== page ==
The Pivotal Role of Perceived Scientific Consensus
People rely on the consensus among scientists to adjust their own beliefs.
Posted Nov 09, 2012
We are facing great challenges: From climate change to peak oil and food insecurity, our societies are confronted with many potential risks that, if left unresolved, may threaten the well-being of present and future generations, and the natural world. Many of those challenges require the application of scientific research and careful deliberation to be resolved. Cognitive science provides some of the tools required to understand how people think about such global issues, and in particular their attitudes towards science and scientific evidence.
I will examine those issues in my blog, and I begin today by discussing a paper that I just published in Nature Climate Change together with Gilles Gignac and Sam Vaughan. The paper deals with how people adjust their beliefs about scientific issues based on their perceived consensus among scientists. The abstract of the paper is as follows:
Although most experts agree that CO2 emissions are causing anthropogenic global warming (AGW), public concern has been declining. One reason for this decline is the ‘manufacture of doubt’ by political and vested interests, which often challenge the existence of the scientific consensus. The role of perceived consensus in shaping public opinion is therefore of considerable interest: in particular, it is unknown whether consensus determines people’s beliefs causally. It is also unclear whether perception of consensus can override people’s ‘worldviews’, which are known to foster rejection of AGW. Study 1 shows that acceptance of several scientific propositions—from HIV/AIDS to AGW—is captured by a common factor that is correlated with another factor that captures perceived scientific consensus. Study 2 reveals a causal role of perceived consensus by showing that acceptance of AGW increases when consensus is highlighted. Consensus information also neutralizes the effect of worldview.
There are a number of interesting aspects to the results, and I am highlighting three that I find particularly noteworthy or intriguing.
The first one is the finding that people’s attitudes towards science are a mixture of specific opinions (i.e., how much people endorse climate science or the link between tobacco and lung cancer) as well as a general factor (i.e., how much people endorse scientific propositions in general). This is quite interesting because it means that there is something about science in general that (partially) determines people’s acceptance of scientific propositions about issues as diverse as tobacco, HIV, and climate.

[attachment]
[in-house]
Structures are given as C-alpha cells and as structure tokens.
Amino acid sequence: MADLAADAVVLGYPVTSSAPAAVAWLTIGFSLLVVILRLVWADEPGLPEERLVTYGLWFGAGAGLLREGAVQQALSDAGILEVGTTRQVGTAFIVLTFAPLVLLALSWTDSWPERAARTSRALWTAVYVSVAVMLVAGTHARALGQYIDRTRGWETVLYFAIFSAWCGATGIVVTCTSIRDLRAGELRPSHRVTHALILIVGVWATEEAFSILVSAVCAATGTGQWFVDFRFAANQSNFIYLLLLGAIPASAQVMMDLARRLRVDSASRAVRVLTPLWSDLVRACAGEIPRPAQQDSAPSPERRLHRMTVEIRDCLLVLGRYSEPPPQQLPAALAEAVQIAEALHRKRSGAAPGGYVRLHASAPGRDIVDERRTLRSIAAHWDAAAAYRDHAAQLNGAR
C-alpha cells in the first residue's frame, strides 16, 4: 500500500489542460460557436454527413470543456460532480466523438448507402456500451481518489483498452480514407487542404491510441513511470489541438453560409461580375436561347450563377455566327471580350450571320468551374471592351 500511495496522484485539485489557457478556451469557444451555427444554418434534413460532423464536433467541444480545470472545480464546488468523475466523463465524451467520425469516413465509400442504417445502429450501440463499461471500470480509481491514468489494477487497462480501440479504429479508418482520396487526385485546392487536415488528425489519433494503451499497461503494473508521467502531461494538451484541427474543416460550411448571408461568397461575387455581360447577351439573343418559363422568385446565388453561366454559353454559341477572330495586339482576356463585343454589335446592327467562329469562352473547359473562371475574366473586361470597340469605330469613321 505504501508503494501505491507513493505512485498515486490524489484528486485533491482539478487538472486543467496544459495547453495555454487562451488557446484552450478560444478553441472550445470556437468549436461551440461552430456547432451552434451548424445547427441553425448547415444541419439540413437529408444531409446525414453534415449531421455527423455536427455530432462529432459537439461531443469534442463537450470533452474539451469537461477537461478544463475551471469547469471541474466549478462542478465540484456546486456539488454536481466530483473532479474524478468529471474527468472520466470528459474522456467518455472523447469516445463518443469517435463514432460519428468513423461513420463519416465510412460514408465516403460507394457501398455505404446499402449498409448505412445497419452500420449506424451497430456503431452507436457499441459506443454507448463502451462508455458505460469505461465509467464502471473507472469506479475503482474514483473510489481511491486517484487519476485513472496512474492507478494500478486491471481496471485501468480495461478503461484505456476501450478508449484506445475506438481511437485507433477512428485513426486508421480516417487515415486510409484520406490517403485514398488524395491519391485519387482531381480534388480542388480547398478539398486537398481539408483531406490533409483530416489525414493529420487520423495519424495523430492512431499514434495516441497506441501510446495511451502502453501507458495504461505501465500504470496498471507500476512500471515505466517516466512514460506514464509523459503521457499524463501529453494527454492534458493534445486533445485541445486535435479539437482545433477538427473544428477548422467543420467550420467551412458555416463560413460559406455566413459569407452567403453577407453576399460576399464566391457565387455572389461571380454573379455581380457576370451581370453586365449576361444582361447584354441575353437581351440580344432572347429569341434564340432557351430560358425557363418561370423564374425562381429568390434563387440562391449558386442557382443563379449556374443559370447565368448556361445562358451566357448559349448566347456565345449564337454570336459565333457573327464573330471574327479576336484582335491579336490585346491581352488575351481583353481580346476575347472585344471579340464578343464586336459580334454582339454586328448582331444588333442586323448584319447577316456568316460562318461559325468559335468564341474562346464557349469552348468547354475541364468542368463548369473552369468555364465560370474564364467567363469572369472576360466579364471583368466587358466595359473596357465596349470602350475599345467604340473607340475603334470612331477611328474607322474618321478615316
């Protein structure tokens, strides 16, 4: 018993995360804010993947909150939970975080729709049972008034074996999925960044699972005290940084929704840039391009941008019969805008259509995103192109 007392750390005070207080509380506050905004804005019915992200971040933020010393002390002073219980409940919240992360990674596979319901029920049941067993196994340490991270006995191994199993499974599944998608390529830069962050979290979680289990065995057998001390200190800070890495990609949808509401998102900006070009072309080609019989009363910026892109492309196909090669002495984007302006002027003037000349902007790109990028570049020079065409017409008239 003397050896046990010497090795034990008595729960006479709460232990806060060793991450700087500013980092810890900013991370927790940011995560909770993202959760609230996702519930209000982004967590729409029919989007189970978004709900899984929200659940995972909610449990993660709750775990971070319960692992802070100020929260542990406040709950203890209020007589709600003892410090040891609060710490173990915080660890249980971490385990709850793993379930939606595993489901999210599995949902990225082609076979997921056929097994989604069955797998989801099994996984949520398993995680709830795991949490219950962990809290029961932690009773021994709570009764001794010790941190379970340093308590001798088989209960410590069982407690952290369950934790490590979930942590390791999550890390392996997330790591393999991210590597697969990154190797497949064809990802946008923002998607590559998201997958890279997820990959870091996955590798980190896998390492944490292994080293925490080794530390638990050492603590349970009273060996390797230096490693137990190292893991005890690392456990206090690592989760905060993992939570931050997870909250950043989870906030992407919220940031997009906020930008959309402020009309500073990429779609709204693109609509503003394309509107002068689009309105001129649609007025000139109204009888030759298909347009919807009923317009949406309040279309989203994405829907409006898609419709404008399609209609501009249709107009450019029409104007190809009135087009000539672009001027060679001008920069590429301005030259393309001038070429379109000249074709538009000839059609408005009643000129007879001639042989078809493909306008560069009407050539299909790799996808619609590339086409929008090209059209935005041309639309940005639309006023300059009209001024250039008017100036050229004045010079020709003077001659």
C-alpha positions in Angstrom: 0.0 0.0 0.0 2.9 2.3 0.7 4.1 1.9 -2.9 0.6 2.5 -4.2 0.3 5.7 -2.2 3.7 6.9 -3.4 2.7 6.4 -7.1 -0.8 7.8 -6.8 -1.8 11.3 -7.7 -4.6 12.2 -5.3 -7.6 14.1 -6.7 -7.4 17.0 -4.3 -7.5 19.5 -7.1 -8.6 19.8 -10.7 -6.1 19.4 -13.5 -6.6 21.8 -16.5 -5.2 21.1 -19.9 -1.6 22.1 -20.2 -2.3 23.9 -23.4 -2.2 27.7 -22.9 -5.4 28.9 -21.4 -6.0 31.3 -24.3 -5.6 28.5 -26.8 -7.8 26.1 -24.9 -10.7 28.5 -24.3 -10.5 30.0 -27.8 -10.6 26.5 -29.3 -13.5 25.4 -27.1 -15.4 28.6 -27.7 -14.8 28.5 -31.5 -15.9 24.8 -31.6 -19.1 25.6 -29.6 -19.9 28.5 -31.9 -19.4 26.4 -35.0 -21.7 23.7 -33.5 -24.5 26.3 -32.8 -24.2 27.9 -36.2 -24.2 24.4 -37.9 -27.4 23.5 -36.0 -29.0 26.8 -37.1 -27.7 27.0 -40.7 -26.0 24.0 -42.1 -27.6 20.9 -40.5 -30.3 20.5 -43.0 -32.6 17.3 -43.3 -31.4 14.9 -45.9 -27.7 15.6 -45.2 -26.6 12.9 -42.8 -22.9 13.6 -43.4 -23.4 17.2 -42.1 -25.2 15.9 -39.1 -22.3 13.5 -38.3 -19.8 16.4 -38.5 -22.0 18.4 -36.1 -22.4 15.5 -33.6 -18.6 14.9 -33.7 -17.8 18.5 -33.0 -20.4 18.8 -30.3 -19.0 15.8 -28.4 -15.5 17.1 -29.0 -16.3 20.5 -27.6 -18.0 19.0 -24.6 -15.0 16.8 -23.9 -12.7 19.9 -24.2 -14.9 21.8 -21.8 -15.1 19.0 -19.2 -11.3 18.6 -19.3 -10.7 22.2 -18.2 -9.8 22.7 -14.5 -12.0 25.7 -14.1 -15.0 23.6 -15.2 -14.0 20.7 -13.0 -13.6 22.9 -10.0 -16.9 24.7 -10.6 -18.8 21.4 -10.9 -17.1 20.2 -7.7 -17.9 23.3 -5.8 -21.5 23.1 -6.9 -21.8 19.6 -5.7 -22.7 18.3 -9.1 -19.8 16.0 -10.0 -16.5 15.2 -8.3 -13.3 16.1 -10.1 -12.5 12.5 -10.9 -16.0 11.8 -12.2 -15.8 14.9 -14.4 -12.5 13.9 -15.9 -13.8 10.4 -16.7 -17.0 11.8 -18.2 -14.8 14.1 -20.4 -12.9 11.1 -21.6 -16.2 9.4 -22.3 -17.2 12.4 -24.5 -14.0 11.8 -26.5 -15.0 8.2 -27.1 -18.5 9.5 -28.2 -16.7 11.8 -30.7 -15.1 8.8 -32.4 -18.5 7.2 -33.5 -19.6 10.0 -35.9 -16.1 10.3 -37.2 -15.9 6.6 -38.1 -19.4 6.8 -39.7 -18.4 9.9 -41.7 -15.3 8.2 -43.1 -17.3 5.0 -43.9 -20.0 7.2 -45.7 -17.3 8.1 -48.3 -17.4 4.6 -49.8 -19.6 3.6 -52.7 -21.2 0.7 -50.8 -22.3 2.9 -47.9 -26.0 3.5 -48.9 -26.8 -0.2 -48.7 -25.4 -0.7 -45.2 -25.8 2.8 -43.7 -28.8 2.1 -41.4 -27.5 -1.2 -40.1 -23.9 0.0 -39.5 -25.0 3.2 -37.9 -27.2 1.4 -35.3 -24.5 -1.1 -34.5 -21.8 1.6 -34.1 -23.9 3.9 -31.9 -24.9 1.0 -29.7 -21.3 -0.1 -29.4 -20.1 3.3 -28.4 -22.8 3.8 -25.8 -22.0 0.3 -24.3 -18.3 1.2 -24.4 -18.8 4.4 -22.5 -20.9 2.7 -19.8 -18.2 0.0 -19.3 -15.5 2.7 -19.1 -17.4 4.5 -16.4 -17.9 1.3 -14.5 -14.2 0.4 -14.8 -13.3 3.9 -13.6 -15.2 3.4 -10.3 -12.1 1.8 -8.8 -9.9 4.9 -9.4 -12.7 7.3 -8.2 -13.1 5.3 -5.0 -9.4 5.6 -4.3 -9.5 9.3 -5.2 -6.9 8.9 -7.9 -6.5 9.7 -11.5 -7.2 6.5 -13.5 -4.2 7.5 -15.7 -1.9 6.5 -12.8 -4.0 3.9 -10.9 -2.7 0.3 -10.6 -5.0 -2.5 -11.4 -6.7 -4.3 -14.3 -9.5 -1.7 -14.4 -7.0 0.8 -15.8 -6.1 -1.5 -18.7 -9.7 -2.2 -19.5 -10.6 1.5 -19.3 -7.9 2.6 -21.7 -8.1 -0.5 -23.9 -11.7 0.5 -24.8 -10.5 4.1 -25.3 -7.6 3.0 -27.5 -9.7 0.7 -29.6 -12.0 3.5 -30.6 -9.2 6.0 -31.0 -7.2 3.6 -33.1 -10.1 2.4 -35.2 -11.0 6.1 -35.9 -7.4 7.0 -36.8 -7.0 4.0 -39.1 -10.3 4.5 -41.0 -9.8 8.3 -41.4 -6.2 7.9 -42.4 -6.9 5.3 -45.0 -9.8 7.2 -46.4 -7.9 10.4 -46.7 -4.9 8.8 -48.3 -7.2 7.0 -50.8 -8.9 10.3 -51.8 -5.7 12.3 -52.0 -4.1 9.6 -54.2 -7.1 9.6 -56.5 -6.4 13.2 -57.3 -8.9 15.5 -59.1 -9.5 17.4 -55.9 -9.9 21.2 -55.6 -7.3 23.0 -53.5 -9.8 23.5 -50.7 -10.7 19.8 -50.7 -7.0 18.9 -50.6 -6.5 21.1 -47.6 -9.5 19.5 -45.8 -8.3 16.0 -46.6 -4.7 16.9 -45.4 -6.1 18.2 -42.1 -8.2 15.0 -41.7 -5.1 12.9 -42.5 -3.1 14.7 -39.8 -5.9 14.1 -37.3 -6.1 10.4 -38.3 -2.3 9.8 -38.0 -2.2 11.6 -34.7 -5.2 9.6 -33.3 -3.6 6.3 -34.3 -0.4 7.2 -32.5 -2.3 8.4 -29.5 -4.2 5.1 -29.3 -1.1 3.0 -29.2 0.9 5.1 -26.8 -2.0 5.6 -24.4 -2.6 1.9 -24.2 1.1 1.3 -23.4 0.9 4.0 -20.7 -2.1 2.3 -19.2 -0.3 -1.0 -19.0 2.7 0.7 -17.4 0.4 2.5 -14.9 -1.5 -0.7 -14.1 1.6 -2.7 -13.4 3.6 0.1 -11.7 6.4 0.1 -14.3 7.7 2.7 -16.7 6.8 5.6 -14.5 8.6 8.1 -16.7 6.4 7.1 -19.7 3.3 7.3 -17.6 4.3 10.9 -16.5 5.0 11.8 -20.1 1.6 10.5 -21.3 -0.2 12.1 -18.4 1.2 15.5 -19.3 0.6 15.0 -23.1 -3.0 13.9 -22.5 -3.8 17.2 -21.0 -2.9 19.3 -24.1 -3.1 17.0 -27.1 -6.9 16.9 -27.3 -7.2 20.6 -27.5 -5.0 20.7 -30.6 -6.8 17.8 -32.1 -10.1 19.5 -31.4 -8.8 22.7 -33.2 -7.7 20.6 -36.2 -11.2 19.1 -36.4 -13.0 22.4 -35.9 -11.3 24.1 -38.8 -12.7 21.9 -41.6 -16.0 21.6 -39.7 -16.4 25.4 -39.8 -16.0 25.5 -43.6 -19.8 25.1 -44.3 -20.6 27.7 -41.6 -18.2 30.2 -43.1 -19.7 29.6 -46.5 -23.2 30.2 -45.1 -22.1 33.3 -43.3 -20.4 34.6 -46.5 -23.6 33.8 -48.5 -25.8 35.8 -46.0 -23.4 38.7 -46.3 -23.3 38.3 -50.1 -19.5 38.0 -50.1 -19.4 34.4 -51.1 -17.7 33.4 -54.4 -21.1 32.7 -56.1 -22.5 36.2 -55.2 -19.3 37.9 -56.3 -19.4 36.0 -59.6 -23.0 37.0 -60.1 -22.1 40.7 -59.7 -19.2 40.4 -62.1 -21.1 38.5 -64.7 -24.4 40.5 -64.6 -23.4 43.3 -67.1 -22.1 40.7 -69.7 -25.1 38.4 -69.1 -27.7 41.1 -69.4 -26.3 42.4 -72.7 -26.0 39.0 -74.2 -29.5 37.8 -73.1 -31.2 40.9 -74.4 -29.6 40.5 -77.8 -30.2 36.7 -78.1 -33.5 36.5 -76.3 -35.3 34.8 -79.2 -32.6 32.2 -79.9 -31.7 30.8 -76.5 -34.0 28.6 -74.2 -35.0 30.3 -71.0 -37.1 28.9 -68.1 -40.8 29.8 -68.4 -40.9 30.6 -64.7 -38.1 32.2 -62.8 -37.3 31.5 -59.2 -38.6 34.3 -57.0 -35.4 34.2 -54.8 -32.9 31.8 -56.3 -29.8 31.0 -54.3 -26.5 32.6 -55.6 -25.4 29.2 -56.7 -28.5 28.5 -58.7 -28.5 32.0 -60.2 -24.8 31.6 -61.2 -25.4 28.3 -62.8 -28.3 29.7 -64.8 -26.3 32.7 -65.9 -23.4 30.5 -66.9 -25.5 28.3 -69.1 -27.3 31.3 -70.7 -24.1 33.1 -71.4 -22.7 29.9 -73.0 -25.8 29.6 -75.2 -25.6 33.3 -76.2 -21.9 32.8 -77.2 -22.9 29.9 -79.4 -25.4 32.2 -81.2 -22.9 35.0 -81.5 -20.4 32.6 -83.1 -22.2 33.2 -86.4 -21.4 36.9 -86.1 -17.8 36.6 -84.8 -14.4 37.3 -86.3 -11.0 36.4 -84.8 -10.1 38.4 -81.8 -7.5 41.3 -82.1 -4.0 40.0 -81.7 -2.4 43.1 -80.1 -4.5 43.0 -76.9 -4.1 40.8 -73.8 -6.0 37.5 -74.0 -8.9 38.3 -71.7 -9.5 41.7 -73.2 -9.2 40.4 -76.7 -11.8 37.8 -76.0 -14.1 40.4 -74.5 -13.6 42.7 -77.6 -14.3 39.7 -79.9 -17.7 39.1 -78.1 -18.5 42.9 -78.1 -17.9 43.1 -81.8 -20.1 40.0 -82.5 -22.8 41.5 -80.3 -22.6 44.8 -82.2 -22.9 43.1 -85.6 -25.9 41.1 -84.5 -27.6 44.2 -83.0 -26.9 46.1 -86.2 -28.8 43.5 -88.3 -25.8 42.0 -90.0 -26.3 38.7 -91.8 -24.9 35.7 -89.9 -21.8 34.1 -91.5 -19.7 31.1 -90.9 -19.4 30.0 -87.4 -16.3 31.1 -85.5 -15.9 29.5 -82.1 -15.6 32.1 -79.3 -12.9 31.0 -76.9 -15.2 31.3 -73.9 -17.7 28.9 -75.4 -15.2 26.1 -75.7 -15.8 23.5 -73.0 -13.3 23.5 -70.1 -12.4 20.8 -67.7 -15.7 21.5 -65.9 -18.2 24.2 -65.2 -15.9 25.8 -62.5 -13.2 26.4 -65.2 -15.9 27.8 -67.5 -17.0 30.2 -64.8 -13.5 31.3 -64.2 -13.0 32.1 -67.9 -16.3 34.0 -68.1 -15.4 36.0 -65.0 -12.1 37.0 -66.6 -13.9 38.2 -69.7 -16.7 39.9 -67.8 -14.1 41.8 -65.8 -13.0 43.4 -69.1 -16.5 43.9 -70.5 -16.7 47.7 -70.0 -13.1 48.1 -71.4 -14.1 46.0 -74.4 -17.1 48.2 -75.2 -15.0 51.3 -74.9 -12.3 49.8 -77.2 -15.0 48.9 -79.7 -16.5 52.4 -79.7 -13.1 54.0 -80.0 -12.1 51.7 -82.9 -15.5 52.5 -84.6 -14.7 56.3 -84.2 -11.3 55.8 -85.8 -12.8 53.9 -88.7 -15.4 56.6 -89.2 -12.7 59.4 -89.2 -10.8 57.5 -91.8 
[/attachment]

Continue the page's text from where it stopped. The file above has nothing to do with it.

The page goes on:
We furthermore showed that this general factor capturing acceptance of science was correlated with another general factor that represented perceived consensus among scientists. That is, the public’s views on science are at least partially driven by the extent to which people perceive agreement among scientists.
This correlation is neither surprising nor entirely new, as other researchers have reported similar results for climate science (although no one has previously reported the involvement of a general factor). It also explains why climate deniers expend considerable effort to negate the existence of that consensus, using the usual array of deceptive techniques such as pseudo-experts, or pointing to unreviewed blog-posts as “evidence” for their contrarian positions.
The second intriguing finding is that when people were explicitly informed about the scientific consensus on climate change, they became significantly more likely to endorse the basic premise of global warming, and they attributed a larger share of the observed warming trend to human CO2 emissions, than people in a control condition who received no such information. This result suggests that consensus information causally contributes to people’s acceptance of scientific propositions.
The final intriguing finding was that the effect of the consensus information was particularly effective for people whose “free-market” worldview predisposed them to reject climate science. It has long been known that personal ideology or “worldview” is a major driver of people’s attitudes towards climate change: the more strongly people endorse a “fundamentalist” view of the free market, the more likely they are to reject climate science. The role of worldview presents a formidable challenge to science communicators because ideology may override any factual information. Worse yet, the provision of factual information may lead to “backfire” effects that reduce—rather than enhance—acceptance of science among people with extreme worldviews.
The fact that in our study, the provision of consensus information attenuated the role of worldview and increased acceptance particularly among people who maximally endorsed the free market may therefore present an avenue to overcome the communication challenge faced by climate scientists.